17. 17. 18 The Basics of Building with Arches, Vaults and Cupolas BUILDING MATERIALS The building materials required for the masonry of arches, vaults and cupolas can be divided into two broad groups: solid components (adobe, stone, etc.) and binder components (mortar). The solid components ensure compressive strength. The binder components ensure that compressive forces are transmitted and the cohesion of the whole. To avoid the risk of shrinkage during drying out after building work, preferably a minimum amount of binder component should be used. The various solid and binder compo- nents are rarely incompatible but it is preferable to use components of similar strengths. Solid components Stone: Stone is often of very irregular dimensions, which forces one to use very expensive preparation and implementation techniques. Soft, light stone offers interesting possibilities, as does layered stones, which can be standardized by simply chiselling them to the required shape. Adobe block: Simply prepared by moulding plastic soil and leaving it to dry, the adobe block is always inexpensive. Its shape and size can be easily adapted to the various methods of construction, so that this material is the most widely used. However, its rather low mechanical performances require the construction of fairly massive structures. Stabilized compressed earth block: Being insensitive to water and having good mechanical strength, this material provides an alternative to the more costly fired brick. Most of the presses used to manufacture compressed earth blocks can be adapted to produce special blocks. Plain moulded cement blocks: Made from sand-cement mortar, these blocks have been used for very diverse buildings as many shapes and sizes of both simple elements, and also of special parts, can be prepared. Fired solid brick: This material is more expensive but generally performs well, which allows for either lighter buildings or larger dimensions. Special shapes and sizes can be obtained, depending on the means of production. Fired hollow brick: This enables special application techniques to be used, and very light buildings to be realized. Materials produced using craft pottery methods can be used in a similar way. Binder components Earth mortar: This is used to bond adobe, fired brick or stone. Its good sticking properties enables one to build vaults and cupolas without shuttering. Plastic earth mortar can be used to make hand-shaped cupolas. To avoid shrinkage, straw or sand is added to soils with an excessive clay content. Stabilized earth mortar: Cement, lime, plaster or bitumen improve the characteristics of earth mortar. Such mortars are very suitable for binding compressed earth blocks or fired bricks. Lime-sand mortar: This displays average characteristics; its main advantage is that it stays malleable for quite a long time and sets very slowly. It can be improved by adding crushed brick or pozzolanas. Lime-based mortars are very frequently used in conjunction with fired brick and stone. Cement-sand mortar: Given the high cost of cement, the amount used must be carefully calculated according to the mechani- cal strength required. This mortar is suitable for bonding good quality fired earth and full sand-cement blocks. Having little adherence, it is not well suited to shutterless building methods, apart from corbelling. Medium-span vaults have been made directly using a sand-cement mortar. Small size elements can be prefabri- cated. Moulding an adobe block into the shape and size required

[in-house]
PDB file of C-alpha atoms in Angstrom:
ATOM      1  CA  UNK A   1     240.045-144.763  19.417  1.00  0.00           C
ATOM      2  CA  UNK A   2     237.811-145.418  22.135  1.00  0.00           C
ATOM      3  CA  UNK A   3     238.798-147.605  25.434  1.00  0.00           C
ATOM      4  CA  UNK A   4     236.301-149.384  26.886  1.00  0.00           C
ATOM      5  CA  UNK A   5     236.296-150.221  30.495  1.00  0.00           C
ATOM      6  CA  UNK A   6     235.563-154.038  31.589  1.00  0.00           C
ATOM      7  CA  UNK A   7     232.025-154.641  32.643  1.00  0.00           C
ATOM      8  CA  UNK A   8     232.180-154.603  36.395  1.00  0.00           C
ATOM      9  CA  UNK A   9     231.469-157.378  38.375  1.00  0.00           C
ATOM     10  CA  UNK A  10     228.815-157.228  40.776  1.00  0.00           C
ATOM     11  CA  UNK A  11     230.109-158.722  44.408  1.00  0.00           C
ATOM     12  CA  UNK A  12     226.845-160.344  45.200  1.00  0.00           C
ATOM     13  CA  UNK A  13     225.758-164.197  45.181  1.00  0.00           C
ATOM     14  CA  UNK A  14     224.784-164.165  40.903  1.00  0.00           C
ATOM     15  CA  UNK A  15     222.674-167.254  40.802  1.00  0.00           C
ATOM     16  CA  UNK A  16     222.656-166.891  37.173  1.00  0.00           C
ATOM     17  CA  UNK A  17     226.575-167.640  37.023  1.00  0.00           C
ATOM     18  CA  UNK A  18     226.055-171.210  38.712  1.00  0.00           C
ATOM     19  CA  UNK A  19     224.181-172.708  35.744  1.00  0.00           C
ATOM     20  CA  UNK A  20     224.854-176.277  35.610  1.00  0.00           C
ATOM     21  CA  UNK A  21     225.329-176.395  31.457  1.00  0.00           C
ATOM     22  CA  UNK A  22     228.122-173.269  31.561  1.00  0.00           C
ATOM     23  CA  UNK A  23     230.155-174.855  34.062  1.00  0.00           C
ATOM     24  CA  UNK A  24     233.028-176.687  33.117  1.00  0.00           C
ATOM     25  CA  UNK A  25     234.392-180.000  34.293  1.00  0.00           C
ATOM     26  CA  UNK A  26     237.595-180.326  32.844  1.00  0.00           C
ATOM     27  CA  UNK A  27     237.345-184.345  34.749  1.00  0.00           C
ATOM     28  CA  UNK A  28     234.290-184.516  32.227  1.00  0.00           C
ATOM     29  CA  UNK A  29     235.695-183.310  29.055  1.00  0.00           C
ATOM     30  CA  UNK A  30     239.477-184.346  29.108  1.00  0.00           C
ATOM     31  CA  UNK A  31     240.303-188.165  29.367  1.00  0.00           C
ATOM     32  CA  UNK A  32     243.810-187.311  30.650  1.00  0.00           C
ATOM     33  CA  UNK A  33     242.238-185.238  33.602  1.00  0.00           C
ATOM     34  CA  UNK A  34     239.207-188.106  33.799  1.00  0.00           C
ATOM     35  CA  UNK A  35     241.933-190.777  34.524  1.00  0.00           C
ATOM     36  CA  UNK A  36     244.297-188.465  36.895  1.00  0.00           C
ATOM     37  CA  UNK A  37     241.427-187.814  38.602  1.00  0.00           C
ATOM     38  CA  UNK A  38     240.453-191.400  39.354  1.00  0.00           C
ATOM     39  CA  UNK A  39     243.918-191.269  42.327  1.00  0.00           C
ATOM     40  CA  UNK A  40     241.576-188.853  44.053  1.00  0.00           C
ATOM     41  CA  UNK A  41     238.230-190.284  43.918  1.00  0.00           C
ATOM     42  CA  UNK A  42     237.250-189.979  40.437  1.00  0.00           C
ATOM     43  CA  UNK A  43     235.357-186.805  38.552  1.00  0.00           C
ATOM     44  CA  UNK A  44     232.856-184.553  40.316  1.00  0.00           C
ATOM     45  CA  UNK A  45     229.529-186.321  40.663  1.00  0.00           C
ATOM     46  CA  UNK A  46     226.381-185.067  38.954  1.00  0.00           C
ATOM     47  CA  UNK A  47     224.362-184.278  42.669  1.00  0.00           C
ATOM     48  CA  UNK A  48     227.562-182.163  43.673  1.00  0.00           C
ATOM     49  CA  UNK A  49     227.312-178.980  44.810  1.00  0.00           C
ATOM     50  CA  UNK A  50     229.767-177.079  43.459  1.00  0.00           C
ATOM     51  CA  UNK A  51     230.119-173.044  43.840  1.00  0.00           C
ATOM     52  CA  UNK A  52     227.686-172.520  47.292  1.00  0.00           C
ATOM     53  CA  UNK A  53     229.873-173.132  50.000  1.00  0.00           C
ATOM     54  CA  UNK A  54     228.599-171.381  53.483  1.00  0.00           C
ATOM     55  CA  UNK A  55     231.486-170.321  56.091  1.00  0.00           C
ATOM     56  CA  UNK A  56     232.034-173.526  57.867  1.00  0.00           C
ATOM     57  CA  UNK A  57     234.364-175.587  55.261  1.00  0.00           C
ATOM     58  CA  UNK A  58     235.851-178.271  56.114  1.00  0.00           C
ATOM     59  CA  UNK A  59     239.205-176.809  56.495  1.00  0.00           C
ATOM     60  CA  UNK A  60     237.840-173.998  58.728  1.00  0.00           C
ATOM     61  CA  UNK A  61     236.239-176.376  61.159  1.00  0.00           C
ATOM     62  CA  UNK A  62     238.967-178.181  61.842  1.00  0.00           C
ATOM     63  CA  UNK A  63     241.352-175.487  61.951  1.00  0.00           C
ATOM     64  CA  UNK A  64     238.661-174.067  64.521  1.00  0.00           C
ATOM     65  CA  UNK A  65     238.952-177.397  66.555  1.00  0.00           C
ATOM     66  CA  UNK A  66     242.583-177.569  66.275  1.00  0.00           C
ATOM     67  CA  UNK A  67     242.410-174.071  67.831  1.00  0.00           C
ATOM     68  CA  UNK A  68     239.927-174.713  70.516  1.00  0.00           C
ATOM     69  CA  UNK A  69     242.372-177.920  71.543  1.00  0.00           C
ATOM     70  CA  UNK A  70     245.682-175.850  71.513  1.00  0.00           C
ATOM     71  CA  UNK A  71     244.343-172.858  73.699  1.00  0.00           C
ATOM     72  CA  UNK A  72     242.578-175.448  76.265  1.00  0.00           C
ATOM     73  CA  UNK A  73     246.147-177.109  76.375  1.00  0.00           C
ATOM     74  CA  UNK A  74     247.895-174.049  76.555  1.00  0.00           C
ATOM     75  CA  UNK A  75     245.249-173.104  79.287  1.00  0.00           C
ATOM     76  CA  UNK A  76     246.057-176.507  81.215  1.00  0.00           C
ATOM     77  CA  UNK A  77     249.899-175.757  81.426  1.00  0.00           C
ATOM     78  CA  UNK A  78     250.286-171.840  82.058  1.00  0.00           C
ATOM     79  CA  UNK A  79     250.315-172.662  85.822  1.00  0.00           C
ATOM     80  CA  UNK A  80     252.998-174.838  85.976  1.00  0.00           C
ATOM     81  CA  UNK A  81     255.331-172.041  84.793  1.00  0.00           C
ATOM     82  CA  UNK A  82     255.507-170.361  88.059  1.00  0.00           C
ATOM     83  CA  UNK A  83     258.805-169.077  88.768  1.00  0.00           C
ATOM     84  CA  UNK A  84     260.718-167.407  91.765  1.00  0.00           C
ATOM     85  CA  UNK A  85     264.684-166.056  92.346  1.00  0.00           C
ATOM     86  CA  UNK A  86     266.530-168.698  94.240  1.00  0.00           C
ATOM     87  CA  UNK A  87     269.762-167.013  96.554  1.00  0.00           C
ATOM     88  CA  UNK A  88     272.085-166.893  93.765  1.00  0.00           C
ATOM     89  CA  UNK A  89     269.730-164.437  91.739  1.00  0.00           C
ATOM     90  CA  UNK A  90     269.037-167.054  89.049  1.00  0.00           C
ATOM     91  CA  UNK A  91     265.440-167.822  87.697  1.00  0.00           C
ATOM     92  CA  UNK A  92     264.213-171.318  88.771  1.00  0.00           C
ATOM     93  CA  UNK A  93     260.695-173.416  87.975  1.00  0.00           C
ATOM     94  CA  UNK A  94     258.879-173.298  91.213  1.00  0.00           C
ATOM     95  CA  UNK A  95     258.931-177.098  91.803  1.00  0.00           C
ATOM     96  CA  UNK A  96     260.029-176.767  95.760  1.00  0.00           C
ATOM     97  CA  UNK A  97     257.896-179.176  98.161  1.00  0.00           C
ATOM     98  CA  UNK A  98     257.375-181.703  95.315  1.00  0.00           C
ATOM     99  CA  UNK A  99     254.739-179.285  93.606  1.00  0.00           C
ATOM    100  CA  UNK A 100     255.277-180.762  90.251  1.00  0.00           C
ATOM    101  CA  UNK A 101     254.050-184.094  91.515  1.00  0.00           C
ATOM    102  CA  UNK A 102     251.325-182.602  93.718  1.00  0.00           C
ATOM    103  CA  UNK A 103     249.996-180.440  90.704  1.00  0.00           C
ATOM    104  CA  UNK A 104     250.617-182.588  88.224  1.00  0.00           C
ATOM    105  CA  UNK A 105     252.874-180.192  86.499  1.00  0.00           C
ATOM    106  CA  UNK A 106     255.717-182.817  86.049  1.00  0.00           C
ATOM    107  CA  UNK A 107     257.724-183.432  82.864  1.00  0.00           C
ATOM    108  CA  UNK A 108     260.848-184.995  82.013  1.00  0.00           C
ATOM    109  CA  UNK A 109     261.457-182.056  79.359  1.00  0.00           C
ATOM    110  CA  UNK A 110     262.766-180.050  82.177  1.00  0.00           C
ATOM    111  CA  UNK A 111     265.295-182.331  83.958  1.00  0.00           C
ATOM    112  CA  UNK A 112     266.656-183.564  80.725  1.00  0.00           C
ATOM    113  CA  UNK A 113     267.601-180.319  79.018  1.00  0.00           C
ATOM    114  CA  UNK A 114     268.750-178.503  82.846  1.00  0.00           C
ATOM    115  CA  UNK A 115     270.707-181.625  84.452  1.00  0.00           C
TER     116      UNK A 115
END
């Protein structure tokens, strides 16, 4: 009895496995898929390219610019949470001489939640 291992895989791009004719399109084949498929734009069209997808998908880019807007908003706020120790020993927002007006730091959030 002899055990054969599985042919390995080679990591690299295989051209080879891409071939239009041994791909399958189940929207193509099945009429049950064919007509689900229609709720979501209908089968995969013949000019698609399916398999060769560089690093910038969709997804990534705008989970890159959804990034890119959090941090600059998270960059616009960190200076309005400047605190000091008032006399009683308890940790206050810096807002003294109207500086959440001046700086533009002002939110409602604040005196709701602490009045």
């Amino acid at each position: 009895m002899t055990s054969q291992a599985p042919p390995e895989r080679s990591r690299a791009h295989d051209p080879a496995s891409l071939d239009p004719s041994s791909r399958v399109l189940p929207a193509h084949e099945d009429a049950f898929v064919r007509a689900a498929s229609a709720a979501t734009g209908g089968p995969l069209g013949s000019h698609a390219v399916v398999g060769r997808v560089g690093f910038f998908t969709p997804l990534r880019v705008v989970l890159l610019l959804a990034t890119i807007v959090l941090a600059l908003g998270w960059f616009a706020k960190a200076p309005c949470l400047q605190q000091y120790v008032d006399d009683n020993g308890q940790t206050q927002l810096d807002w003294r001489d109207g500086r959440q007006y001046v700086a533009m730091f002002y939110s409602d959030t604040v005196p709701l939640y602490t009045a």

18. 18. The Basics of Building with Arches, Vaults and Cupolas 19 Gypsum mortar: This sets very quickly, which enables adhesive application techniques to be used. Small span vaults can be made or even prefabricated directly using this mortar. The stability of water-soluble gypsum can be improved by combin- ing it with lime. Surface protection To avoid infiltrations and therefore risks of detoriation,vaults and cupolas must be protected from rainwater, which must be channelled away from the building, using water- spouts or downpipes. Renders: An earth render is the least expen- sive, but requires periodical mainte- nance whose frequency which depends on the nature and the quantity of rainfall. . A sand-cement mortar is too rigid and will always crack, which allows water infiltration to take place. It should not be used without a comple- mentary membrane. Lime-sand and gypsum-lime-sand renders are better suited because of their greater pliability, but a certain amount of maintenance might still needed. Roof coverings: Certain forms of vaults and cupolas can be protected by roof coverings made of thatch, flat stones or even tiles. Although rarely used in recent projects, these solutions can be very efficient while remaining cheap. Membranes: Membranes consisting of a single or multi-layer bitumen-based material, of waterproof paint or of metal leaves are efficient, but often too expensive. Flat and sloping roofs: A great many solutions are possible here, but the choice of the shape of the vault will be crucial to the simplicity of implementation and to economic considerations. The simplest solution is to use a compact- ed earth and gravel infill, on which the water-proof layer is placed, but solutions including very light wooden structures are also possible. Earth plaster is efficient but often requires maintenance Ensuring water run-off through a water-spout Tiled roof cover Multi-layer water-proofing